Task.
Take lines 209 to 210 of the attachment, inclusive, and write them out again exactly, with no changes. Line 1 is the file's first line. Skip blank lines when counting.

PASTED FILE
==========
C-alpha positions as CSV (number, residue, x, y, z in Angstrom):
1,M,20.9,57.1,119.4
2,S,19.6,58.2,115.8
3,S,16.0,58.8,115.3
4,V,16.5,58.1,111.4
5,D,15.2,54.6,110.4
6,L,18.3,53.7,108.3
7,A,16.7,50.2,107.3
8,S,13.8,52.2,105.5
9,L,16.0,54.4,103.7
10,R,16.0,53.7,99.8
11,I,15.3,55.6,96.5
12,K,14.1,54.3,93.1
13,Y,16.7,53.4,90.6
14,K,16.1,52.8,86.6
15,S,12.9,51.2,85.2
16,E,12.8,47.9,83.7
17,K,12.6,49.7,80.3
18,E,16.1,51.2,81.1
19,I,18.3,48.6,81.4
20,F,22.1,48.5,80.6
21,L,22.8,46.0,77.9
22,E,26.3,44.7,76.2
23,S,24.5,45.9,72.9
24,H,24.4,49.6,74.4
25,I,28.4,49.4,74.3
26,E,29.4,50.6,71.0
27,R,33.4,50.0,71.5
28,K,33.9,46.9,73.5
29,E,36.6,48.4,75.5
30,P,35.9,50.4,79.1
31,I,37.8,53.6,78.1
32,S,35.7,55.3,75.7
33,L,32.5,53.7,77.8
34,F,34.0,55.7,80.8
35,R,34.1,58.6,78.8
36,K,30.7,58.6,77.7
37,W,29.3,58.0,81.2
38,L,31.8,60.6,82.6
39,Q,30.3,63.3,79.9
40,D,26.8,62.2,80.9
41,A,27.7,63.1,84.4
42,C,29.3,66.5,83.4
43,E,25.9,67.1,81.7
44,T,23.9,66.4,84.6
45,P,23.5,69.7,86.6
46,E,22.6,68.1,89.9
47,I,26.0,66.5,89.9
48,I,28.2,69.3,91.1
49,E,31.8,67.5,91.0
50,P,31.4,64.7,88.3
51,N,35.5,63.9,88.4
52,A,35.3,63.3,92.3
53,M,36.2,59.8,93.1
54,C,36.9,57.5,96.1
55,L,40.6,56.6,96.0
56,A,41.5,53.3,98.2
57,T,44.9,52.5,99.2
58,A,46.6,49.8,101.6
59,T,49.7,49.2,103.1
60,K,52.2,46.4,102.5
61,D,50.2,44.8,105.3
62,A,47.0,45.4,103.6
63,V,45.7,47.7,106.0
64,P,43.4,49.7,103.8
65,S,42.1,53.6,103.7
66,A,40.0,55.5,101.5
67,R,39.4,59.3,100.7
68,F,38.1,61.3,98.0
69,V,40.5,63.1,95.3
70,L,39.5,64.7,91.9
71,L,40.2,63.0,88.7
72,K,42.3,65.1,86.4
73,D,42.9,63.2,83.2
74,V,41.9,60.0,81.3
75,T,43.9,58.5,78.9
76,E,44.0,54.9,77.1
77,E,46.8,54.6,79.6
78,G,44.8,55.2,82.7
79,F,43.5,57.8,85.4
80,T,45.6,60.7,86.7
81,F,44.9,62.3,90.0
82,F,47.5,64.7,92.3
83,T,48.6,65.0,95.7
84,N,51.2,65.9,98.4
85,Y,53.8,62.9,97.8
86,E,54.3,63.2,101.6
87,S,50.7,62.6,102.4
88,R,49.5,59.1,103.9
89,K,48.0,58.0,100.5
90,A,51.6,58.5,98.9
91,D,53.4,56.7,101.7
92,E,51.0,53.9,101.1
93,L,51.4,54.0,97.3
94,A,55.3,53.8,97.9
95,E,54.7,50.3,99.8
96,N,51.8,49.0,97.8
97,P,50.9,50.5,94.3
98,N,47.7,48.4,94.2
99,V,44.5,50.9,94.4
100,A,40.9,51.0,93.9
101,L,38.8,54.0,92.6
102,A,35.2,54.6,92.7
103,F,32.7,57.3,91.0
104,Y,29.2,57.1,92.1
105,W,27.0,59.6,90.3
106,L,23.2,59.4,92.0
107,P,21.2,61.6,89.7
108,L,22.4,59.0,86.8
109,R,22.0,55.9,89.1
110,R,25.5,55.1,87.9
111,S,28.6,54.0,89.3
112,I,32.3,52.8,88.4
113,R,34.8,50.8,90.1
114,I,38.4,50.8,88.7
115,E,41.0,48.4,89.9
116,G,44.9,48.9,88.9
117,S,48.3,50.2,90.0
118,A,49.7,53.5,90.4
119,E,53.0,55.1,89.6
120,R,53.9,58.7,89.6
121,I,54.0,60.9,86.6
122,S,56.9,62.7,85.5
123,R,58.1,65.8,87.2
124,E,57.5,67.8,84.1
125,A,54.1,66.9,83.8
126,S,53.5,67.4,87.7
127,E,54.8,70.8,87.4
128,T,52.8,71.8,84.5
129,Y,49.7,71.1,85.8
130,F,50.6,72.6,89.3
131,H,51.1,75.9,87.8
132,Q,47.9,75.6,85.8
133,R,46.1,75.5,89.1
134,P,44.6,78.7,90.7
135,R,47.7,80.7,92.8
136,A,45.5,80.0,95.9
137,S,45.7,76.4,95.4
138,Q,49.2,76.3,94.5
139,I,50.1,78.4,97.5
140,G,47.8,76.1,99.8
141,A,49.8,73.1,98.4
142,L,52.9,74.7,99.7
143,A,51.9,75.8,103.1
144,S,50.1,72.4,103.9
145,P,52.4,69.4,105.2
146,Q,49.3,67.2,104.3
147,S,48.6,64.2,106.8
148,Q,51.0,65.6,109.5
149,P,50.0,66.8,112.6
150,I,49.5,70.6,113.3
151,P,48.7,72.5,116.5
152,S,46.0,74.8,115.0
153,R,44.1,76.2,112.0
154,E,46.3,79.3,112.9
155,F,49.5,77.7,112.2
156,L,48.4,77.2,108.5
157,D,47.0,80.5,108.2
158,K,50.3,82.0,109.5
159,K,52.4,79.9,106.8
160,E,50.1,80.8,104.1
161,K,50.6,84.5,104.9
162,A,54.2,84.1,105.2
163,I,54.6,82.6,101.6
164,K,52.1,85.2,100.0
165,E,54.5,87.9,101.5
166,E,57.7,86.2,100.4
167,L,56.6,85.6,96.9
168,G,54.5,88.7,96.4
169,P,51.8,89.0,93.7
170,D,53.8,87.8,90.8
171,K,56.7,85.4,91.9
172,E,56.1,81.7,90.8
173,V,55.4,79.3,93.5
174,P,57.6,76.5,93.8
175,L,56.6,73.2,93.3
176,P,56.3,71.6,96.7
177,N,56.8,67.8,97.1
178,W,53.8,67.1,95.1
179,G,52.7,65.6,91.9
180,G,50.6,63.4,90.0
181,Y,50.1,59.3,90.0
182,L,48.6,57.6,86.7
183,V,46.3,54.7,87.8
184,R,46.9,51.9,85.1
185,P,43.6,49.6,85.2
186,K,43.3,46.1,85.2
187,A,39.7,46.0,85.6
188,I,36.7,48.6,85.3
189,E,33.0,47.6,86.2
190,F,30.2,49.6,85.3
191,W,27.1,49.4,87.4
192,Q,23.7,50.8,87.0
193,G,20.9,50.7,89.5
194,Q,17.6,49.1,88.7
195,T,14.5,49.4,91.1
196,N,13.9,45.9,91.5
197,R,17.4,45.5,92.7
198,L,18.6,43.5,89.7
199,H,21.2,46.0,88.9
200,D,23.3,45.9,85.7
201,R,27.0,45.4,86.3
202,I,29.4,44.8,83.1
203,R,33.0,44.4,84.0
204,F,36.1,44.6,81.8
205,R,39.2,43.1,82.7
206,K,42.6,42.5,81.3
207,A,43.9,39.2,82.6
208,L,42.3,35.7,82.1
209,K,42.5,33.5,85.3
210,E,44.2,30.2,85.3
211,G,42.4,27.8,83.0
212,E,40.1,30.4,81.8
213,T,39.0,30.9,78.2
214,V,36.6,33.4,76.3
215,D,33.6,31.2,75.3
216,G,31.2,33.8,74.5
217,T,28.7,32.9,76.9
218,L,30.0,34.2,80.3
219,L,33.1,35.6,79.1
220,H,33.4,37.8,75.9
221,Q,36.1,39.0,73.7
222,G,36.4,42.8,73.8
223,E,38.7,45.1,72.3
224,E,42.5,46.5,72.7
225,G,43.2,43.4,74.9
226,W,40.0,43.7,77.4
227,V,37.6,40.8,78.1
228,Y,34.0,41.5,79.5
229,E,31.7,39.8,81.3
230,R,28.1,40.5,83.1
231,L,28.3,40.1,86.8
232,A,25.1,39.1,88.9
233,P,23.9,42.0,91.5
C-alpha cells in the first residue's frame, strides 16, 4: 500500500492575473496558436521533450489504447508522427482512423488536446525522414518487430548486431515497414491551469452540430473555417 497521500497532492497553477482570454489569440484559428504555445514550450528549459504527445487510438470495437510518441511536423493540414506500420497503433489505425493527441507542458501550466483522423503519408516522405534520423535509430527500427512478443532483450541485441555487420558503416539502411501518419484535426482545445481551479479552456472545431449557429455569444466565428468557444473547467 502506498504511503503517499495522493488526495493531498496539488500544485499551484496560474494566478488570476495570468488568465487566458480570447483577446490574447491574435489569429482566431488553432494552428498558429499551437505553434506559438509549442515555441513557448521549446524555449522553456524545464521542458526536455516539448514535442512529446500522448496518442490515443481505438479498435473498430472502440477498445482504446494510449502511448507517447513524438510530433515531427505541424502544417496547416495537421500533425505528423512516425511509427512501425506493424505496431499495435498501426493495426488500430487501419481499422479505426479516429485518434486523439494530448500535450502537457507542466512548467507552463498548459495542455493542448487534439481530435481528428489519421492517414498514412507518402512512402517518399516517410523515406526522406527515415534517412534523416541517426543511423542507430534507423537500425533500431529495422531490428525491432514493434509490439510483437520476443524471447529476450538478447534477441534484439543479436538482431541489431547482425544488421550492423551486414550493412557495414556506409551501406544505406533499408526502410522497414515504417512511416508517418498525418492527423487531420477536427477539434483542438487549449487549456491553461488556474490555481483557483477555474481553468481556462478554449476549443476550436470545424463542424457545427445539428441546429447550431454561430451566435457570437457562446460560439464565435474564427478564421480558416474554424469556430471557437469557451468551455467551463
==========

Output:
208,L,42.3,35.7,82.1
209,K,42.5,33.5,85.3